Earlier this year, Facebook (NASDAQ:FB) began testing a new feature in its core service that allowed users to order food from local restaurants for delivery. As is often the case with Facebook, after testing a new idea within a small subset of its users, it rolls out that feature more broadly if the data is encouraging. The social network announced last week that it is doing just that.
The company notes that people often turn to Facebook looking for social recommendations from friends and family regarding what to eat, and Facebook has an opportunity to streamline this process by integrating ordering directly into the platform.
To partner or not to partner, that is the question
It's important to point out that Facebook isn't processing these orders directly, but instead partnering with existing food ordering services like Delivery.com, DoorDash, ChowNow, Zuppler, EatStreet, Slice, and Olo, as well as some popular chain restaurants. Grubhub (NYSE:GRUB) wasn't initially named as a partner, which caused shares to fall 4% on the morning of the announcement, but the leading food delivery service subsequently confirmed that it would be included on Facebook's platform.
There are probably a couple reasons why Facebook is partnering instead of building its own service. For starters, Facebook doesn't have the types of back-end ordering infrastructure or point-of-sale (POS) integrations that existing services have. For example, Grubhub's POS integration is a particularly important competitive advantage that creates efficiencies for restaurants. Building the infrastructure would require time and money, but Facebook can accelerate its timeline by simply partnering with the pros that already have experience in on-demand delivery. Additionally, like many of Facebook's other moves, this is still largely experimental, so it doesn't make sense to invest considerable development resources into something that may not be worth it in the long term.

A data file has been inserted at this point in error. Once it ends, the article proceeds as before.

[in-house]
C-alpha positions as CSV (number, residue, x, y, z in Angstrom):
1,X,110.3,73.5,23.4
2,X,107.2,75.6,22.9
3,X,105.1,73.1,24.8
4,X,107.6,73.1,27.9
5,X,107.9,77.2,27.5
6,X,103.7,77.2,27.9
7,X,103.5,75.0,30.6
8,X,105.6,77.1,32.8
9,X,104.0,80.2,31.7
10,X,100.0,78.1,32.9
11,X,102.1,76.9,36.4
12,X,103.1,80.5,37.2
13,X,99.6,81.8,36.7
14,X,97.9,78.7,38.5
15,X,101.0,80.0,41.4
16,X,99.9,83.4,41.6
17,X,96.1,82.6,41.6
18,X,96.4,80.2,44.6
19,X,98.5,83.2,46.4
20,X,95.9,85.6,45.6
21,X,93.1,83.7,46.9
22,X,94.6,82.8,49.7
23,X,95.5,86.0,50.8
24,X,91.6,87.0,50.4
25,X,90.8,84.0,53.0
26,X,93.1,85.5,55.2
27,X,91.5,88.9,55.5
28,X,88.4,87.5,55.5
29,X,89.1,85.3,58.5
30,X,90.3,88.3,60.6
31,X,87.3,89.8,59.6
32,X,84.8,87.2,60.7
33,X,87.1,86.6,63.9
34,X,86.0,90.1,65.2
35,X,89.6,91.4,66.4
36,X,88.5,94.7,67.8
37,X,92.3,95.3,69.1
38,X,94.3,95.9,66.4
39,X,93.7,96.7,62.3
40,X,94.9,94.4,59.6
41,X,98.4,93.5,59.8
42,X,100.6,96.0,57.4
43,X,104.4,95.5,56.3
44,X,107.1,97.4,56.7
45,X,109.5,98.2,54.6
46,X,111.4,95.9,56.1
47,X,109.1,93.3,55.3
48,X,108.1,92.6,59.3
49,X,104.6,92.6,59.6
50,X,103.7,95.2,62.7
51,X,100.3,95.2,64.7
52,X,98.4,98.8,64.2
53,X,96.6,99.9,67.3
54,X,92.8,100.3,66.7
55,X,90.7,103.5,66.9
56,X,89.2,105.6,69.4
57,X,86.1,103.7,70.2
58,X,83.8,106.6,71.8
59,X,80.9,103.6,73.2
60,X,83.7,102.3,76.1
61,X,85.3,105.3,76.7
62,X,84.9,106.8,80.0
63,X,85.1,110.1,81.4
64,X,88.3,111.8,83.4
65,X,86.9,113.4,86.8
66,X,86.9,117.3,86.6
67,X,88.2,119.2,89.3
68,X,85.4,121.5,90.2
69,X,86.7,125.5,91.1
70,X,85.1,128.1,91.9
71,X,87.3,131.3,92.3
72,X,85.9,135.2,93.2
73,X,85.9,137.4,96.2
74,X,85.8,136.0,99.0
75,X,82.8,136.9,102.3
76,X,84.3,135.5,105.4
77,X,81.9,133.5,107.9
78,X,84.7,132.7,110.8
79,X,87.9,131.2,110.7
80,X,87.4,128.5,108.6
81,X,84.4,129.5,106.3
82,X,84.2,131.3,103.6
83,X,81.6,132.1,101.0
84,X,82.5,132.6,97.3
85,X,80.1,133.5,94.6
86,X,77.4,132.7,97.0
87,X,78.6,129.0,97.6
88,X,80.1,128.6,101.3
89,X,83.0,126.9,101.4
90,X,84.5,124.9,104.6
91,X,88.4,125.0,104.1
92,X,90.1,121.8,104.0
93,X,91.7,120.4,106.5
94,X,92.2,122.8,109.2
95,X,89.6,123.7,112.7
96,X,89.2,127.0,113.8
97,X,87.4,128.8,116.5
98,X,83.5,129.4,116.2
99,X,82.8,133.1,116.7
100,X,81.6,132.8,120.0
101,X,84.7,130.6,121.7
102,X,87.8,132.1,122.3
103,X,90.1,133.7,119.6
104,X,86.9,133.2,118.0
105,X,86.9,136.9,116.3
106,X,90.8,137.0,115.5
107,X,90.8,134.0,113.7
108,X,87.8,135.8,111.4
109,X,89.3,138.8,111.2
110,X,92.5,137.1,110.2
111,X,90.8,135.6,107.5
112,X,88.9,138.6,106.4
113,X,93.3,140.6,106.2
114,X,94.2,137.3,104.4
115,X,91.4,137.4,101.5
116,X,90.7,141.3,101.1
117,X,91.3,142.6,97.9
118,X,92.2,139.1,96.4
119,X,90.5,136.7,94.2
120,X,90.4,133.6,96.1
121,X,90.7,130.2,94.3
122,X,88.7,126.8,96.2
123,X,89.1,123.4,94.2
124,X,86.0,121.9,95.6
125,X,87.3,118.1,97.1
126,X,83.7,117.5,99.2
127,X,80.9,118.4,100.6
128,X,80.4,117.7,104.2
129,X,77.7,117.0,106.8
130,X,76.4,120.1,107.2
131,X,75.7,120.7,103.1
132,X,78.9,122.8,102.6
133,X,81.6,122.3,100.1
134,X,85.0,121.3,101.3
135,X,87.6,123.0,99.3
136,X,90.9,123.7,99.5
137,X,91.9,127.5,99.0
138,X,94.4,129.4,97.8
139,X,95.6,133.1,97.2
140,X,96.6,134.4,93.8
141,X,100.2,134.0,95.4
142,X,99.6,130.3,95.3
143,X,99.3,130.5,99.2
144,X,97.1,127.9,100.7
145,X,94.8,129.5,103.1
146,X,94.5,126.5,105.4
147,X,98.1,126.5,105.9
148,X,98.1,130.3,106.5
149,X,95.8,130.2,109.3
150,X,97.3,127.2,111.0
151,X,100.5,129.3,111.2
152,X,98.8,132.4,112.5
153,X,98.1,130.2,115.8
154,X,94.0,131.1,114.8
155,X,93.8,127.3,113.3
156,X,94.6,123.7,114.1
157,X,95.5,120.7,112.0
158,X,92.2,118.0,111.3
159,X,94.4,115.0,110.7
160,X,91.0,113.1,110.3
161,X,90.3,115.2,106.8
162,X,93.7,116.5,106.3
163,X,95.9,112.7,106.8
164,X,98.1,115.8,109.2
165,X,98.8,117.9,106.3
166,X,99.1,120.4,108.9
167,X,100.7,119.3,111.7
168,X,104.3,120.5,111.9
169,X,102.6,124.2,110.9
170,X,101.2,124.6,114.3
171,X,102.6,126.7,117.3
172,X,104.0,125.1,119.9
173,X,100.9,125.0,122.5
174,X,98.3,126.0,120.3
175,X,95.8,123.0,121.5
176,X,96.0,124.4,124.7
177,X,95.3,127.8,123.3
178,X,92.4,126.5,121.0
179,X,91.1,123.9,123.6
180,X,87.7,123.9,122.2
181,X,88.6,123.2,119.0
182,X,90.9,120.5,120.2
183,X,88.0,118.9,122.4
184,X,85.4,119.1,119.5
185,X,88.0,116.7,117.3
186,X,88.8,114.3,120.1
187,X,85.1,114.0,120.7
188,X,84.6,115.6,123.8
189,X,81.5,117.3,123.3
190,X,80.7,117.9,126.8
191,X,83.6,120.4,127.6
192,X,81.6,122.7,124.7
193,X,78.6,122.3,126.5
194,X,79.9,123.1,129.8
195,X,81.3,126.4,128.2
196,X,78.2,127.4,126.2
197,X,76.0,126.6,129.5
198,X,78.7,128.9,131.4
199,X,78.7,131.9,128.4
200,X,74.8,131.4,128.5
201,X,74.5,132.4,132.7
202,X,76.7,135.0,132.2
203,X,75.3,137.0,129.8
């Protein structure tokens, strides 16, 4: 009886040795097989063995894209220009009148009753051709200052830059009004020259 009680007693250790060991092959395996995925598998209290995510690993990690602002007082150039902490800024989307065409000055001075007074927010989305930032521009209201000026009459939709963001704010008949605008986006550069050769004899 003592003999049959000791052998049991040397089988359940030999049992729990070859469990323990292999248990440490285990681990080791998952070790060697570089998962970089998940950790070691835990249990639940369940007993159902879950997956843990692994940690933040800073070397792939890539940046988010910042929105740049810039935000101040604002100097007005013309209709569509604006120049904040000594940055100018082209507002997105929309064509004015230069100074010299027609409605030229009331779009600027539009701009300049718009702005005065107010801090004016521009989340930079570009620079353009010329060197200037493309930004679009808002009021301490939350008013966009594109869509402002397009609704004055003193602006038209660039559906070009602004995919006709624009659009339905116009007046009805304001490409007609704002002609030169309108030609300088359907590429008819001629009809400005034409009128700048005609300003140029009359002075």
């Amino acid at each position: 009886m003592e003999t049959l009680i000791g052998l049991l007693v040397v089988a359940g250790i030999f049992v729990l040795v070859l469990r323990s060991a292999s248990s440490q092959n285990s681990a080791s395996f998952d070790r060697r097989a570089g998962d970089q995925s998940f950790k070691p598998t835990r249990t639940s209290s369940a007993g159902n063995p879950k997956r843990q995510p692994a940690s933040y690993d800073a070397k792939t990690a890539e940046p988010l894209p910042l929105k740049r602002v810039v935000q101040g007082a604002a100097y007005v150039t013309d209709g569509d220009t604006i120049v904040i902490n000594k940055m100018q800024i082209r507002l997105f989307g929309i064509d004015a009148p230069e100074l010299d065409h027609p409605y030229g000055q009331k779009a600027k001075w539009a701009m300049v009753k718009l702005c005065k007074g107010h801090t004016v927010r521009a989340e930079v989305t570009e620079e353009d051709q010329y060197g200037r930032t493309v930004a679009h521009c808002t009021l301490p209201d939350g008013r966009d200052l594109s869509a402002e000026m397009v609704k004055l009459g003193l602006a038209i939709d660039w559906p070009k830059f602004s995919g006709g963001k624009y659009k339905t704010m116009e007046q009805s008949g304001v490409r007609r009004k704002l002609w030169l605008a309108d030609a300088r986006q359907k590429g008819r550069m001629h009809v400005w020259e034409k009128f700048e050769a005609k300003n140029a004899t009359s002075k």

Perhaps most importantly, Facebook doesn't have to deal with the notoriously difficult logistics and operations of actually managing an on-demand delivery service itself, such as hiring drivers. The economics of on-demand delivery are merciless, which is why countless on-demand delivery start-ups (which were all the rage circa 2015) have languished or failed; funding has also dried up as many venture capitalists have walked away from the sector.
The downside of that approach is that Facebook probably isn't monetizing the service very well, if at all. Facebook's limited role in the process means it's probably not earning a whole lot, either -- and that's OK. The economics are murky, and it's not clear if Facebook is getting any cut of the transaction directly. (All of the services and restaurants have Facebook Pages and likely contribute to ad revenue in general.)
It's worth a shot to see if such a service gains much traction, but like other initiatives, the hardest part might be to "build the behavior" with consumers that are already accustomed to opening the Grubhub app rather than digging through the Facebook app to find the somewhat hidden "Order Food" section, for example. If it does, then it might eventually be worth investing in a first-party service. But it probably won't.